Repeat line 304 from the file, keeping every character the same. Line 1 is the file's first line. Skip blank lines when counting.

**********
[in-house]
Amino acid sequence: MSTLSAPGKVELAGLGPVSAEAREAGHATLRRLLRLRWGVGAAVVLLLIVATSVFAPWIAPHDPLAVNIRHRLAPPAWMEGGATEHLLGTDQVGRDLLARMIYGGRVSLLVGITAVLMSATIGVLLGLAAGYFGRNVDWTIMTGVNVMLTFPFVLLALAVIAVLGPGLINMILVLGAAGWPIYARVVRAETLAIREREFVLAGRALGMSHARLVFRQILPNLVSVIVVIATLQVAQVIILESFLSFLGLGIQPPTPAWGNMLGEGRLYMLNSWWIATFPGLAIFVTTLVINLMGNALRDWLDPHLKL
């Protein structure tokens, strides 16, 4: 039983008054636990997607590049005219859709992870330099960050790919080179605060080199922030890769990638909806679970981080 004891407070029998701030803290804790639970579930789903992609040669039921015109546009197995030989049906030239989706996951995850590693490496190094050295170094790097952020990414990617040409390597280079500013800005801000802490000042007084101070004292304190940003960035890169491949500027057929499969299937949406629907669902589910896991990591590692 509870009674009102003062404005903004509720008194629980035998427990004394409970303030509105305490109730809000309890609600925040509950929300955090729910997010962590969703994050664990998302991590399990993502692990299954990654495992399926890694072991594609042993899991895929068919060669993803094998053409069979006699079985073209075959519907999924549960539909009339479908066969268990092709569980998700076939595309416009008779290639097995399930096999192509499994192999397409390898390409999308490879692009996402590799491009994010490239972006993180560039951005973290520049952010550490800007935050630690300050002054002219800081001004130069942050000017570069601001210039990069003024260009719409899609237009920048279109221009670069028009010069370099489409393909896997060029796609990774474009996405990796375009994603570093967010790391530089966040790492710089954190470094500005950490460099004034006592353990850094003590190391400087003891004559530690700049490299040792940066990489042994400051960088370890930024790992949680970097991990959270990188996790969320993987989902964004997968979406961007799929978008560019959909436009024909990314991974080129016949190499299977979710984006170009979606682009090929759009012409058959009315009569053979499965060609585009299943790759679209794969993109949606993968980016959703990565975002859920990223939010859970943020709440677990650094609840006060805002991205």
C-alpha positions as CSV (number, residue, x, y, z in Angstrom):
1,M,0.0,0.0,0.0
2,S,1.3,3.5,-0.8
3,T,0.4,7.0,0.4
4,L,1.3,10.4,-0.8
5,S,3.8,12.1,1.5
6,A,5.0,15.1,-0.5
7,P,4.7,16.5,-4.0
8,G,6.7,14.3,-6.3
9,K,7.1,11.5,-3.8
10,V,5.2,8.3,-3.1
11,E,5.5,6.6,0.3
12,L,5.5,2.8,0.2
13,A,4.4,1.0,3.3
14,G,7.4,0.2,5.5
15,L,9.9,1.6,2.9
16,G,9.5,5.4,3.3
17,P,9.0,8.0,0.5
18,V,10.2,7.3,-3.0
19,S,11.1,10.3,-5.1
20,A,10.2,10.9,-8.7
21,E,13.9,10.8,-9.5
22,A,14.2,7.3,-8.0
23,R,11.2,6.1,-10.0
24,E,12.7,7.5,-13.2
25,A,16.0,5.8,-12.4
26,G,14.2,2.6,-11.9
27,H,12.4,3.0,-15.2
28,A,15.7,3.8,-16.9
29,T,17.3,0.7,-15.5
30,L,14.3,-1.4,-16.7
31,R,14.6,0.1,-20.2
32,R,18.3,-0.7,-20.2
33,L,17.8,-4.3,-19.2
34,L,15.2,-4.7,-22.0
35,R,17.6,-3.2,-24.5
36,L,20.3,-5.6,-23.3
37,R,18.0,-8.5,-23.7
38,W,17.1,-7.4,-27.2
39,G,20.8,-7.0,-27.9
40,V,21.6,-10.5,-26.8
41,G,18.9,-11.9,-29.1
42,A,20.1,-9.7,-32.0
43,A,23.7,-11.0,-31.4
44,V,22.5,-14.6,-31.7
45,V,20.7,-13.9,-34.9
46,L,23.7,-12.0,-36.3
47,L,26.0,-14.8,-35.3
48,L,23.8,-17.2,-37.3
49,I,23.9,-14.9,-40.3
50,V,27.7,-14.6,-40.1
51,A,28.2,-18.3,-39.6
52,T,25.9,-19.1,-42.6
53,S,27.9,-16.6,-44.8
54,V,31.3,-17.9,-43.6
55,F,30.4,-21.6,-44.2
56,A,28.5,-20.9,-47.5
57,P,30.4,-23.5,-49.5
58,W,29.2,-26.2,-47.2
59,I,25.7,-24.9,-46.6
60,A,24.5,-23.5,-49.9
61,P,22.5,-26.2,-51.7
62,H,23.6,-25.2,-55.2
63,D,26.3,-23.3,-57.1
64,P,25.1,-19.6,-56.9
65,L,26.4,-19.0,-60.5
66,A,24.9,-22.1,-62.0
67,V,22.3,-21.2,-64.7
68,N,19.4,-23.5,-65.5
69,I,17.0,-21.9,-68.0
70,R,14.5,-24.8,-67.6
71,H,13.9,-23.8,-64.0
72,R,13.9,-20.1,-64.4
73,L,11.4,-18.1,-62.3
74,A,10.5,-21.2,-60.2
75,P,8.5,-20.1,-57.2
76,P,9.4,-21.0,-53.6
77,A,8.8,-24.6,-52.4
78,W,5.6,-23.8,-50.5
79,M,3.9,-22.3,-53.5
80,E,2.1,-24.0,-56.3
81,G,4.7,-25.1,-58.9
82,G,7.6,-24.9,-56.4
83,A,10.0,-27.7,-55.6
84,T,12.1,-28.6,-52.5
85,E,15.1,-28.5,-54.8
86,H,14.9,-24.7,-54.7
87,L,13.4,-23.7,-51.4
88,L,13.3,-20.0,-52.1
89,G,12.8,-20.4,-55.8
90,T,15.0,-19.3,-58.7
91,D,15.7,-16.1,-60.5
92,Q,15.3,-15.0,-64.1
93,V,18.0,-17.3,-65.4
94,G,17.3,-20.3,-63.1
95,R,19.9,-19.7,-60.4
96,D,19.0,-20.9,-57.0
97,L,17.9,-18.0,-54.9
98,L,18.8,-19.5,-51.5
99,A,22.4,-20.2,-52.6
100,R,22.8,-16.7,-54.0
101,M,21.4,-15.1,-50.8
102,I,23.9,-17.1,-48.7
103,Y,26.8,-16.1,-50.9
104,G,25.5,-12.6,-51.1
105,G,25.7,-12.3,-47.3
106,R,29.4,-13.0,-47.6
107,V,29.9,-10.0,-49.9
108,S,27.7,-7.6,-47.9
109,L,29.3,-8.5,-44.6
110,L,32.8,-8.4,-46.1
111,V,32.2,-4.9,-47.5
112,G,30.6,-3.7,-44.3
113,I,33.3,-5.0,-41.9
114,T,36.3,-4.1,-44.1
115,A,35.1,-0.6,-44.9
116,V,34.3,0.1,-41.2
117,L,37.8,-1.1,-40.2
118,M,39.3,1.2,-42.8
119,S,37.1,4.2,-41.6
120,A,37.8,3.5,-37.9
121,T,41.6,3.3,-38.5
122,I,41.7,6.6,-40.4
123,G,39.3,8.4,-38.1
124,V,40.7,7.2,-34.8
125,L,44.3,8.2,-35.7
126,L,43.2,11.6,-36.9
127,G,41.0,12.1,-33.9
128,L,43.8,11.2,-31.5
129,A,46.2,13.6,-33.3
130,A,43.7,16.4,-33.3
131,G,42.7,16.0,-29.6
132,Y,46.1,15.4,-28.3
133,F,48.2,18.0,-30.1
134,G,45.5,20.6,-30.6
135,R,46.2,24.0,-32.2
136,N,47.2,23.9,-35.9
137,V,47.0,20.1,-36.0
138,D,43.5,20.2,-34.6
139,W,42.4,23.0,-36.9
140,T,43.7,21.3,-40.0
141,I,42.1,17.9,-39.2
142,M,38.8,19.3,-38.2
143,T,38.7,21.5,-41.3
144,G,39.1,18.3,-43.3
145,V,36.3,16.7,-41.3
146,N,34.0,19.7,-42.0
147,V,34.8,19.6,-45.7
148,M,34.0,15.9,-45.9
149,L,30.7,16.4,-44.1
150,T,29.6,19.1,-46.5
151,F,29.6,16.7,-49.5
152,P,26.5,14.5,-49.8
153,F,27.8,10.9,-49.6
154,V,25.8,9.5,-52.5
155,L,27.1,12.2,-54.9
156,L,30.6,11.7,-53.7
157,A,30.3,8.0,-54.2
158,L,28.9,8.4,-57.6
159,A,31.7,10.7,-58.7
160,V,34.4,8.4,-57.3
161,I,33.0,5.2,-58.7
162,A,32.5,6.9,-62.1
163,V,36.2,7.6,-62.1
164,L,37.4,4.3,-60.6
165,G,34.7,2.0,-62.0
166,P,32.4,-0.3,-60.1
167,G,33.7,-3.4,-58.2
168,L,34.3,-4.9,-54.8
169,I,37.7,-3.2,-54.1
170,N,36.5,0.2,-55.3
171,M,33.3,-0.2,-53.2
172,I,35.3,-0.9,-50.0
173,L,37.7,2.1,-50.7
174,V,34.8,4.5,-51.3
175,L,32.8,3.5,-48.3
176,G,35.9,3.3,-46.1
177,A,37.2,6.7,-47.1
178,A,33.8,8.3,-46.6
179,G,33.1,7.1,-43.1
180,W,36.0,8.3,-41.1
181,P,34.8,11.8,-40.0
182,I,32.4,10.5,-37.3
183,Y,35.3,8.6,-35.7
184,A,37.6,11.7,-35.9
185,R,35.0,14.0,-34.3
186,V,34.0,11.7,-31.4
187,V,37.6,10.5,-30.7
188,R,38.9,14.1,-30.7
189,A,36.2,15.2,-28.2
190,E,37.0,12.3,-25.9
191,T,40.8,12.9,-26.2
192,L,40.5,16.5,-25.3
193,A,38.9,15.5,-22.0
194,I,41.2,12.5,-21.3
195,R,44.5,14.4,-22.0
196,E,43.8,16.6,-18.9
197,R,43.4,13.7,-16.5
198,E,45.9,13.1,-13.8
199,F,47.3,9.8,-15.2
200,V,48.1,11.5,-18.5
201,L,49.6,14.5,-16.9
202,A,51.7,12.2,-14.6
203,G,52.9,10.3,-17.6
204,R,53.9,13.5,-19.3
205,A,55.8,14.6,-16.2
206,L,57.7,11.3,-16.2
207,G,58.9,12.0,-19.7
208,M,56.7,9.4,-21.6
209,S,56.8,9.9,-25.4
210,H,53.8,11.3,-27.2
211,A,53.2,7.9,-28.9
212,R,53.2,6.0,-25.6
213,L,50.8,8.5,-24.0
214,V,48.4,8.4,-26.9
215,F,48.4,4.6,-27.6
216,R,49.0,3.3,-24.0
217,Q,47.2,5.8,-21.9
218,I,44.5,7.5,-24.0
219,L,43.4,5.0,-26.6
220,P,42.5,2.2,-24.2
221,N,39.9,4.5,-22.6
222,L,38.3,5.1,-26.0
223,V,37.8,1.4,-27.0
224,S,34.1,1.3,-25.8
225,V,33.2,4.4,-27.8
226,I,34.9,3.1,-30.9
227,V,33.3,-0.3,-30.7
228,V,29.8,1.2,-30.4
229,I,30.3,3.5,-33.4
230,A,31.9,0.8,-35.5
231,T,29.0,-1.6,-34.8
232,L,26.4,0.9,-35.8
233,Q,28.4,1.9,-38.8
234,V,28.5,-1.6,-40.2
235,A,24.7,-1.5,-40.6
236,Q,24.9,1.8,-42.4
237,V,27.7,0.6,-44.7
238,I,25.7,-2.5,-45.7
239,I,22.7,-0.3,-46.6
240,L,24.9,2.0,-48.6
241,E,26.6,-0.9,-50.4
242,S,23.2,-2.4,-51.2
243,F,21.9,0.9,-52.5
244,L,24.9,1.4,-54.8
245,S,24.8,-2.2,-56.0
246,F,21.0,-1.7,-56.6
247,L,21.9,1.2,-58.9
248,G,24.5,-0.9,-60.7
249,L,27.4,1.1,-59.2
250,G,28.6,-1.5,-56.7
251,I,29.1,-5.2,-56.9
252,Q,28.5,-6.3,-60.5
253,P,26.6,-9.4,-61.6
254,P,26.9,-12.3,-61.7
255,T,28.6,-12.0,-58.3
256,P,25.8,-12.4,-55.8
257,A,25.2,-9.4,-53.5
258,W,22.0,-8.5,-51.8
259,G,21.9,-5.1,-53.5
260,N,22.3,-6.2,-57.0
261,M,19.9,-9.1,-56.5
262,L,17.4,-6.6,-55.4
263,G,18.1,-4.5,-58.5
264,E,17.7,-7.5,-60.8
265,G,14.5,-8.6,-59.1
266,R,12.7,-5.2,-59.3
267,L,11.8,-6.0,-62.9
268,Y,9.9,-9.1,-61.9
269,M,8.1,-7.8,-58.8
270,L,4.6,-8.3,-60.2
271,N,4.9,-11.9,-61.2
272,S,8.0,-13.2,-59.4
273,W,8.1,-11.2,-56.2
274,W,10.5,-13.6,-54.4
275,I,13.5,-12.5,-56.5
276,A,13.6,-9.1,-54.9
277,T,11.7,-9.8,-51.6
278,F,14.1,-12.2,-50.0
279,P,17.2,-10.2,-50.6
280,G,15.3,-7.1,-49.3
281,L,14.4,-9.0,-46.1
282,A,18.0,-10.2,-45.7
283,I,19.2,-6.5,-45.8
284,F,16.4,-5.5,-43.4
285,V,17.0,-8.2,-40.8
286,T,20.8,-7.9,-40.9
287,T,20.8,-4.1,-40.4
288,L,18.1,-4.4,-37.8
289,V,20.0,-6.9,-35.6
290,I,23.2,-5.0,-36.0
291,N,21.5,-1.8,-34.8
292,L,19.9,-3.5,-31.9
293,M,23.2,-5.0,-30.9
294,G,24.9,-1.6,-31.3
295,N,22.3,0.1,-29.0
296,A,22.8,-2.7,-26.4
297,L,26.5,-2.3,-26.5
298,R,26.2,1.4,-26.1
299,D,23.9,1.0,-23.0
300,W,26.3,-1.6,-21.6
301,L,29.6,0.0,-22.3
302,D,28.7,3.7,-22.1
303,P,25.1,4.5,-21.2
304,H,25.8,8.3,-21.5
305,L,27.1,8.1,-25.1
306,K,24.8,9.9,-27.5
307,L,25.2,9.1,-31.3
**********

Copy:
300,W,26.3,-1.6,-21.6